When I first saw the video, I think I regurgitated the exact phrase McIlrath hoped to evoke. Literally I think I said something like, “What? – How? – What? You’ve got to be fucking kidding me?” or a derivative of such. So many things came to mind, too many to list but if I had to sum them up I was thinking…

1.) How did this get play?
2.) Is this what the kids need to see? – Maybe?
3.) Does this drip with wanton irresponsibility?

I took this question and the clip to a friend of mine, a videographer who makes campaigning tapes for unions in NYC. He laughed when he saw it and said that, “corporations love that teen angst stuff… that shit appeals to kids. They don’t expect it to go anywhere.” I guess that’s how Rise Against’s handlers, MTV, Music Choice, Fuse, and whoever else’s hand this touched saw it as well, teen angst and nothing more. To chalk it up to “teen angst and nothing more” is a sad commentary considering the state of the world today: two wars waged without public support with little to no outdate, the rate of species extinction increasing 1000-fold in the last 100 years, genocides in Gaza & Darfur (and probably a dozen similar events go under-reported,) billions of animals killed annually for human excess or vanity, the continued objectification of womyn in pop culture, and the commoditization of everything living from children in sweatshops to forests slated for sale. There are a lot of real issues to be upset about.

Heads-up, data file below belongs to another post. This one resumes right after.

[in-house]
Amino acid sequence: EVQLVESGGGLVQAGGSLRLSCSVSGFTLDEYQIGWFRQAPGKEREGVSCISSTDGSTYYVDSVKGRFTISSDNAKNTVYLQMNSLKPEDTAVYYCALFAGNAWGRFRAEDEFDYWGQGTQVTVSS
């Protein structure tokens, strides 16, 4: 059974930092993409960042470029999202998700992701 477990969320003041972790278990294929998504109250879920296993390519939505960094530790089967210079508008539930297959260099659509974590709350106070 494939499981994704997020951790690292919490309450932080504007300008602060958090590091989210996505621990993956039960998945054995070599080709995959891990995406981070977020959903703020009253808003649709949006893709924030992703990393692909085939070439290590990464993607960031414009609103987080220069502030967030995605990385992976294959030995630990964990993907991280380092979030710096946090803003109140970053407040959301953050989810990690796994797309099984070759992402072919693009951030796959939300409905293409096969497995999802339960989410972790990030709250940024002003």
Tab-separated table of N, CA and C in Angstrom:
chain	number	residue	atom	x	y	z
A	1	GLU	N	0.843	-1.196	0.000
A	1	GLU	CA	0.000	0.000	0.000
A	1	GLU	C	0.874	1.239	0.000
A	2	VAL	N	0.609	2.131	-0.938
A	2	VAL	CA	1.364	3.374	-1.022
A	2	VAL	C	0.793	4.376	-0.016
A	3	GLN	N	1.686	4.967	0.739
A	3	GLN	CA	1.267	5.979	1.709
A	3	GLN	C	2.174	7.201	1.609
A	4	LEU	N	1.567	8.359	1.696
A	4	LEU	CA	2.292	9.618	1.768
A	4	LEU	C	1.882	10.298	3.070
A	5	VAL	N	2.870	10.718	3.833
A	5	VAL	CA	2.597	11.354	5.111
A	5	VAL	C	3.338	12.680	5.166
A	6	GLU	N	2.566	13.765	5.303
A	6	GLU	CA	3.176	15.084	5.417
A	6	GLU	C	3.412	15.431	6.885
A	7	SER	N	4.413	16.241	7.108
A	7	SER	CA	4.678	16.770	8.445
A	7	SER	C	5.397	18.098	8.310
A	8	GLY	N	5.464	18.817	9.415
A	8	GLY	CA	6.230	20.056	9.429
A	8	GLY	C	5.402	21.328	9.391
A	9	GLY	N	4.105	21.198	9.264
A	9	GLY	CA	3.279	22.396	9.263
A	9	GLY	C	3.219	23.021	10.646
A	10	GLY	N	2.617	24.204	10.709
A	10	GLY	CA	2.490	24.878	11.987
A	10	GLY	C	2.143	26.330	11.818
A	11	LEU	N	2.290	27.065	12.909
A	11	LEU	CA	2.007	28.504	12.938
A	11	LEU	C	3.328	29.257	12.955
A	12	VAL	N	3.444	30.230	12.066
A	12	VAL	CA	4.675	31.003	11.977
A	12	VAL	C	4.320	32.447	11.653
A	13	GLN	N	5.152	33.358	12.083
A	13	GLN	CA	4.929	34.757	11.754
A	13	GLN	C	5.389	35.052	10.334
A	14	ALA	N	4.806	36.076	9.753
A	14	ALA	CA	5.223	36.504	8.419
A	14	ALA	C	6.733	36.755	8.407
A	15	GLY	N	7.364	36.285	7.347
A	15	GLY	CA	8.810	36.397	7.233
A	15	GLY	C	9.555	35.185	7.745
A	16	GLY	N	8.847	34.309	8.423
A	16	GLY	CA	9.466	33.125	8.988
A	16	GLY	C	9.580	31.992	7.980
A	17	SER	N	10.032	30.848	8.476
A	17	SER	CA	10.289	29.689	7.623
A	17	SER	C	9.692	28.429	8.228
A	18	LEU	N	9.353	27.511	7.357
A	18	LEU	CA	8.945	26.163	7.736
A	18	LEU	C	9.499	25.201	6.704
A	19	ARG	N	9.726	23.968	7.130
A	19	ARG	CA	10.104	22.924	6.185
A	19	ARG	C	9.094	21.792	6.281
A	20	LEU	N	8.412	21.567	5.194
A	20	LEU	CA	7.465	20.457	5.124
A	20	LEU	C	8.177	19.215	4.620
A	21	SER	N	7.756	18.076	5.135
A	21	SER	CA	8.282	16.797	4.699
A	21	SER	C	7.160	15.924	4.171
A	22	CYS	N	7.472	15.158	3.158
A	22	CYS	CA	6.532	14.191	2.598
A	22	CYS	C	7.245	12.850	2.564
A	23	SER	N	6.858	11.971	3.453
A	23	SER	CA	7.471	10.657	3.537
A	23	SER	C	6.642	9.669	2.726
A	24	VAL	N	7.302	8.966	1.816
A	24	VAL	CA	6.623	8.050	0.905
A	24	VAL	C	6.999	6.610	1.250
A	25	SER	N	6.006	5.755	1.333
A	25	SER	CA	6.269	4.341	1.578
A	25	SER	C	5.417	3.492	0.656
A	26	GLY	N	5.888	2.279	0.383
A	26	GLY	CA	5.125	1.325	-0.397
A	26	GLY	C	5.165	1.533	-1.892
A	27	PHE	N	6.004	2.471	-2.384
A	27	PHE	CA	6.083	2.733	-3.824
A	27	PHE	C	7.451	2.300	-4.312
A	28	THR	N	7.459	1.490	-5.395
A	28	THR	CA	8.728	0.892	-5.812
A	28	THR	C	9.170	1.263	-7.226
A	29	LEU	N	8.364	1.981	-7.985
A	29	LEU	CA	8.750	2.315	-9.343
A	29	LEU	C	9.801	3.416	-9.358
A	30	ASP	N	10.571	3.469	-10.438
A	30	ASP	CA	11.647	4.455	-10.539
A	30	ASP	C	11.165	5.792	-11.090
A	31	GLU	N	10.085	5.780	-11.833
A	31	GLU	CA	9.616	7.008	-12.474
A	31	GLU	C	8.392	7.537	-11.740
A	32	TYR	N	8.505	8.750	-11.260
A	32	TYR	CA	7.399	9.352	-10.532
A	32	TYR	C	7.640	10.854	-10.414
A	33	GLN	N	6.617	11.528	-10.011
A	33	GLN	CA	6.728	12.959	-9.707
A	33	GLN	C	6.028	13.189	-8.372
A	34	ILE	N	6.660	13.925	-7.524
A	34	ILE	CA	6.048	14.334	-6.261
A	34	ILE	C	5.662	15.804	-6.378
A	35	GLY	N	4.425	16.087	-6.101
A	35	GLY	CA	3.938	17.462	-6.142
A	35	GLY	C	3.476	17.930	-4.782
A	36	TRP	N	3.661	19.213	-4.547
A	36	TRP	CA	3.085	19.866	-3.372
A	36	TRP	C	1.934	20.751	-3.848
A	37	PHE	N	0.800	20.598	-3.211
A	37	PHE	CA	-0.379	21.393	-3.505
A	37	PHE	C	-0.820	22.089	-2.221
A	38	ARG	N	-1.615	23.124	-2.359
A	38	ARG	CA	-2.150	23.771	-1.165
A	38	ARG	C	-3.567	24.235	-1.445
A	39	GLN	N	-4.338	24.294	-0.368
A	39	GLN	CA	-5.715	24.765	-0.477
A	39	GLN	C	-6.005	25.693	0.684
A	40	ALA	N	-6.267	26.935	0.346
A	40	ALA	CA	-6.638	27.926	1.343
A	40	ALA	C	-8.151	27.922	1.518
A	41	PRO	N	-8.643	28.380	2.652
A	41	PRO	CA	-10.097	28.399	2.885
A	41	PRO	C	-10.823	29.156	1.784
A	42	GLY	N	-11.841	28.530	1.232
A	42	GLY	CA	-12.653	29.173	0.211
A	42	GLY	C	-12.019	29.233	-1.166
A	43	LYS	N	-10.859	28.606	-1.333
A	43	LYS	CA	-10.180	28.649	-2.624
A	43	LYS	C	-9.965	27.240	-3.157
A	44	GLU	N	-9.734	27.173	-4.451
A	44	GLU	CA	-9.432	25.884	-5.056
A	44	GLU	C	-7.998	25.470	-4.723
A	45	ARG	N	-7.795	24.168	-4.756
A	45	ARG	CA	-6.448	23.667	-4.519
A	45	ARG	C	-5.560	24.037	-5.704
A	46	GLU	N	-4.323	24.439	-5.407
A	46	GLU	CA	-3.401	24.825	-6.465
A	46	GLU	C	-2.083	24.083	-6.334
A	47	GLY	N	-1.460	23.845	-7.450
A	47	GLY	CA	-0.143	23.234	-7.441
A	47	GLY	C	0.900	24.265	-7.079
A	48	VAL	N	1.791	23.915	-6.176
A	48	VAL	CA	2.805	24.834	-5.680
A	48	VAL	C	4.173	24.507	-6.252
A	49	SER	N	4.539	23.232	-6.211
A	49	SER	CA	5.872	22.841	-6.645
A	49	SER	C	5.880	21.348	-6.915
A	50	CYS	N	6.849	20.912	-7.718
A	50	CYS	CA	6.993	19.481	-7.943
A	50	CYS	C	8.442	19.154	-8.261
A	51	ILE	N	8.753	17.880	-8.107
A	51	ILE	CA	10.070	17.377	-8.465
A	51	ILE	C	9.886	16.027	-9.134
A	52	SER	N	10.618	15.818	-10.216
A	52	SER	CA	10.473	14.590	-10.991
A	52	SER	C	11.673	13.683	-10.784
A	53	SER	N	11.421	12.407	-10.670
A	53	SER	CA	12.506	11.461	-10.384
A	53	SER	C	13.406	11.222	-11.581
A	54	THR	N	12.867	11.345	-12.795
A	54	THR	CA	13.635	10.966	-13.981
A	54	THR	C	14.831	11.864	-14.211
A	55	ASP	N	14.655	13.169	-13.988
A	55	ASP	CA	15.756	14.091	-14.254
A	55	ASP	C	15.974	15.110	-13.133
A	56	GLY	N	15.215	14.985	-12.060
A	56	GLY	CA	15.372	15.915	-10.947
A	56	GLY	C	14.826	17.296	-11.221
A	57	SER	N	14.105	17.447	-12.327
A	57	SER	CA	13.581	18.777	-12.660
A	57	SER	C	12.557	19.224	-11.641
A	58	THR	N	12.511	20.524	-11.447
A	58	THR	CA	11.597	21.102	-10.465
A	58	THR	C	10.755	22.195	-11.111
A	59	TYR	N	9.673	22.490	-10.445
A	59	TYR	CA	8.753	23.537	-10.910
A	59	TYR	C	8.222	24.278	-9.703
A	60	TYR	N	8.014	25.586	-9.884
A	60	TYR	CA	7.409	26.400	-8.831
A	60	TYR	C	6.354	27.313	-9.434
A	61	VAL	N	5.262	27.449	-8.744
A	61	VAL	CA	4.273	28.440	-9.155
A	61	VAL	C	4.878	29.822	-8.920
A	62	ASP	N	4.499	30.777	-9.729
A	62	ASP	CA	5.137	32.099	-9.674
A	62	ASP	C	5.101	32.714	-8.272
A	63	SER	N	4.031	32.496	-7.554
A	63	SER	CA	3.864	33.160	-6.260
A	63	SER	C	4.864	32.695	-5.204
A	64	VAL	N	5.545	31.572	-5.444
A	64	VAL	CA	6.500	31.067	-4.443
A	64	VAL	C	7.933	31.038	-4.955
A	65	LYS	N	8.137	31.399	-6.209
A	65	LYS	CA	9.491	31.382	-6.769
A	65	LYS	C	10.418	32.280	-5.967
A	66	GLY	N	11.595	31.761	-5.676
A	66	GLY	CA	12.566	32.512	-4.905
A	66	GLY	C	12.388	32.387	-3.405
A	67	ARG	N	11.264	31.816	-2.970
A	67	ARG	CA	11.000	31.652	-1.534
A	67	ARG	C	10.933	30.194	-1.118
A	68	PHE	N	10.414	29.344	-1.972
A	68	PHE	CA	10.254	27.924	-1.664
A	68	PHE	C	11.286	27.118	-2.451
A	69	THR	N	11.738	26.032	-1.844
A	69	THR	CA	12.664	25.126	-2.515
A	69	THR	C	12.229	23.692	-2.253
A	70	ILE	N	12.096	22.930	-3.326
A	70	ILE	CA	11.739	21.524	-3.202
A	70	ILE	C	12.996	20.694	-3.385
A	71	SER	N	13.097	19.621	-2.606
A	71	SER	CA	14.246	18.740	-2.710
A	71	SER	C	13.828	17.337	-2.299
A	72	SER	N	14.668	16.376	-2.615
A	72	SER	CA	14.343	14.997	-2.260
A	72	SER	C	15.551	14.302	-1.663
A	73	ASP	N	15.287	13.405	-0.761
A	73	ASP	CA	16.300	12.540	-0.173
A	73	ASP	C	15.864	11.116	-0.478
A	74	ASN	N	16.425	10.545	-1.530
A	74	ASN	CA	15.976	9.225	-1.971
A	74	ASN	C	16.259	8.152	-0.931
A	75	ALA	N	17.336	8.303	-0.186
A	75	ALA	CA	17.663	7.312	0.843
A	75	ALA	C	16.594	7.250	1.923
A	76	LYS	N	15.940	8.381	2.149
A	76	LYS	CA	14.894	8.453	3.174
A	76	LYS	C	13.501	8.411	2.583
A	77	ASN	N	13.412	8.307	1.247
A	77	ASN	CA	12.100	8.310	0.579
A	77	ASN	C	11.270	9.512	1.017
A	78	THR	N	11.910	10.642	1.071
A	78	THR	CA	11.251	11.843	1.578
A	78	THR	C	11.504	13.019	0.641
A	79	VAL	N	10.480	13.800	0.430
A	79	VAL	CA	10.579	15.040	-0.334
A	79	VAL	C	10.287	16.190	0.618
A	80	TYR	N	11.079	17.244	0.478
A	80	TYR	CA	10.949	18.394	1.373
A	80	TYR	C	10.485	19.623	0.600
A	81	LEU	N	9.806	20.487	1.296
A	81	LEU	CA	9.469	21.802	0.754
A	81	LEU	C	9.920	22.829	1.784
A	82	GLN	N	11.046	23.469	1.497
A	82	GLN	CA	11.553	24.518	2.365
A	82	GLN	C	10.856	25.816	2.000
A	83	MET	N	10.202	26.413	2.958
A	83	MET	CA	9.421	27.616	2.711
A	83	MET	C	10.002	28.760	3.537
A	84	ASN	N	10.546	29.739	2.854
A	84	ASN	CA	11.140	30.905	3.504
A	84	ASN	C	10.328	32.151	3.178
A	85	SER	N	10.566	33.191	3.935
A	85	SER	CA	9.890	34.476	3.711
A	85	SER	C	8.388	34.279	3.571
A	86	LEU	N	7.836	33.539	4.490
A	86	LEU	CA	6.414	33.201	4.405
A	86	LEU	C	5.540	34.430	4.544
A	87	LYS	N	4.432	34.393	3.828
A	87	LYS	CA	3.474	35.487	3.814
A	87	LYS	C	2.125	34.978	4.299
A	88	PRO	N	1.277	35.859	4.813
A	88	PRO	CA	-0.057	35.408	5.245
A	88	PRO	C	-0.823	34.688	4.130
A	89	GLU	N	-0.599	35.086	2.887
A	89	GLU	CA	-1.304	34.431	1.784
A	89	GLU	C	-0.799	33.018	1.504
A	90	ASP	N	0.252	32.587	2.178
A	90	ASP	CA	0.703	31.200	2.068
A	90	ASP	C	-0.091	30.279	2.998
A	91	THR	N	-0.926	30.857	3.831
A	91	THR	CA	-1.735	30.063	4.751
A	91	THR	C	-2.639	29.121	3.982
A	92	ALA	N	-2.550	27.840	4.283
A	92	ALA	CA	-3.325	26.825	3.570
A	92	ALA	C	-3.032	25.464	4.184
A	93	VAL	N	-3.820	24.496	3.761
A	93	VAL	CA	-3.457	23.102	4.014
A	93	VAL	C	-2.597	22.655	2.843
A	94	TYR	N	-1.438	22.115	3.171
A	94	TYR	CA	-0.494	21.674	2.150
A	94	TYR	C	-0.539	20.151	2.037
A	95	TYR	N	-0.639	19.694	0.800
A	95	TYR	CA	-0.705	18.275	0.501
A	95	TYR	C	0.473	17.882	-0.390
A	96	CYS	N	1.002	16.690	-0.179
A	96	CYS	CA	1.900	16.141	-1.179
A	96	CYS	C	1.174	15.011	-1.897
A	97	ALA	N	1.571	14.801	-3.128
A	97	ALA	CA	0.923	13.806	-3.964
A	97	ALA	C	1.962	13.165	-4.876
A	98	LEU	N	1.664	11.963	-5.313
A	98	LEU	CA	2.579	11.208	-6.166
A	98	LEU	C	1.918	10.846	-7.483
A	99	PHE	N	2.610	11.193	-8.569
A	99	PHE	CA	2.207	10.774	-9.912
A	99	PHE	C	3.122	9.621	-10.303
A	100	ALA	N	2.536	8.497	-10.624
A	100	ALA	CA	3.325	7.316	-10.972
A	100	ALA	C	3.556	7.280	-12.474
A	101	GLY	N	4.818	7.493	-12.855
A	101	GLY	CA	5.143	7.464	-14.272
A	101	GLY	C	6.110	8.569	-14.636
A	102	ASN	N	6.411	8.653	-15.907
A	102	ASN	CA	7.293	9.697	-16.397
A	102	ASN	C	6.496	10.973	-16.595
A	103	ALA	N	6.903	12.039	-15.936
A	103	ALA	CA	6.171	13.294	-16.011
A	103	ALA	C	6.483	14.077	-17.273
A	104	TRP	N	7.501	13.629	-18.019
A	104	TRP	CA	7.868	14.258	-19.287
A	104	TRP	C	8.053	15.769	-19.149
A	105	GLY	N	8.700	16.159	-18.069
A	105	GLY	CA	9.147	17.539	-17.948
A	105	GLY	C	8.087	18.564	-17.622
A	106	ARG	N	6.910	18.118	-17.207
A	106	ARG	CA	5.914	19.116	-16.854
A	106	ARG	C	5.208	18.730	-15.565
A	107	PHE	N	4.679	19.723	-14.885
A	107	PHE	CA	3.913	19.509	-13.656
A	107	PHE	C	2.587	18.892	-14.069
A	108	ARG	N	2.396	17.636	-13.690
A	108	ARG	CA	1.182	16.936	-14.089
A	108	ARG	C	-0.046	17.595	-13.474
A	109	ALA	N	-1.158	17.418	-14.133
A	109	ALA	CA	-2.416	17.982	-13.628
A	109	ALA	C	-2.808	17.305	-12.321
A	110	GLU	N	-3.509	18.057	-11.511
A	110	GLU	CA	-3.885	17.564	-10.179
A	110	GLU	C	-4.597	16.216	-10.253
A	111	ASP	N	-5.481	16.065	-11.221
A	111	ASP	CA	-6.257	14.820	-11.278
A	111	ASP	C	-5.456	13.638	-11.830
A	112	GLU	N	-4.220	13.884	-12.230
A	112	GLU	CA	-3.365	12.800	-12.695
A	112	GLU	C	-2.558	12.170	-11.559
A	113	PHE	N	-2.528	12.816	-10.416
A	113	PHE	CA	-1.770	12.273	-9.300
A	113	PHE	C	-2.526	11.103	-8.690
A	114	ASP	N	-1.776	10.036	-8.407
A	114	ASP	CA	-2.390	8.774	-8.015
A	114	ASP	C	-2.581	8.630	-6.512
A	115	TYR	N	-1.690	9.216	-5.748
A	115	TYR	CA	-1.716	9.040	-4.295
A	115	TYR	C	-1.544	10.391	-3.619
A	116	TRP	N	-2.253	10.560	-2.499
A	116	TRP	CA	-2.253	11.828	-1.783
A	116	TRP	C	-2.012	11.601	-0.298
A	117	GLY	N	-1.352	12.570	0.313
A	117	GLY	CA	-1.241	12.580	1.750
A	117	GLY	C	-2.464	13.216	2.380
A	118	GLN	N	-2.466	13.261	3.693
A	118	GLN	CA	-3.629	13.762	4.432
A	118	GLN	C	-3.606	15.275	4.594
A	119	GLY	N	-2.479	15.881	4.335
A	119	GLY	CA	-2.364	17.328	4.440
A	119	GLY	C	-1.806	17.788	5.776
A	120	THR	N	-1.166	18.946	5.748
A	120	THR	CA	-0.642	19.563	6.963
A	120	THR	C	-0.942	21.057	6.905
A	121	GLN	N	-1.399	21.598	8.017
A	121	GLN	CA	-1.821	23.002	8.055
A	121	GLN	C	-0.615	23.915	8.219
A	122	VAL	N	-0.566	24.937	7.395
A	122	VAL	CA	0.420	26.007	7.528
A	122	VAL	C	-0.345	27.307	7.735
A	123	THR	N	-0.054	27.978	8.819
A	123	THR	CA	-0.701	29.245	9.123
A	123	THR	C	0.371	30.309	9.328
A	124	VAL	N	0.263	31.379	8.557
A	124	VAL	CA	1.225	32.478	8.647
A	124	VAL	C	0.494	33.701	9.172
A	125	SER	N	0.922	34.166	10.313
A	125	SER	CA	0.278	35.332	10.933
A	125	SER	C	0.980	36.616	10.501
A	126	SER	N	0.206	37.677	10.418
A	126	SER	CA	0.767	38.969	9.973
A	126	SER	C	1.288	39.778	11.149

I think the reality of the situation falls somewhere in between, I think people are upset, and this type of content is becoming more appealing to folks as the proverbial chickens are coming home to roost. However if this video posed a true threat would the networks still agree to play it?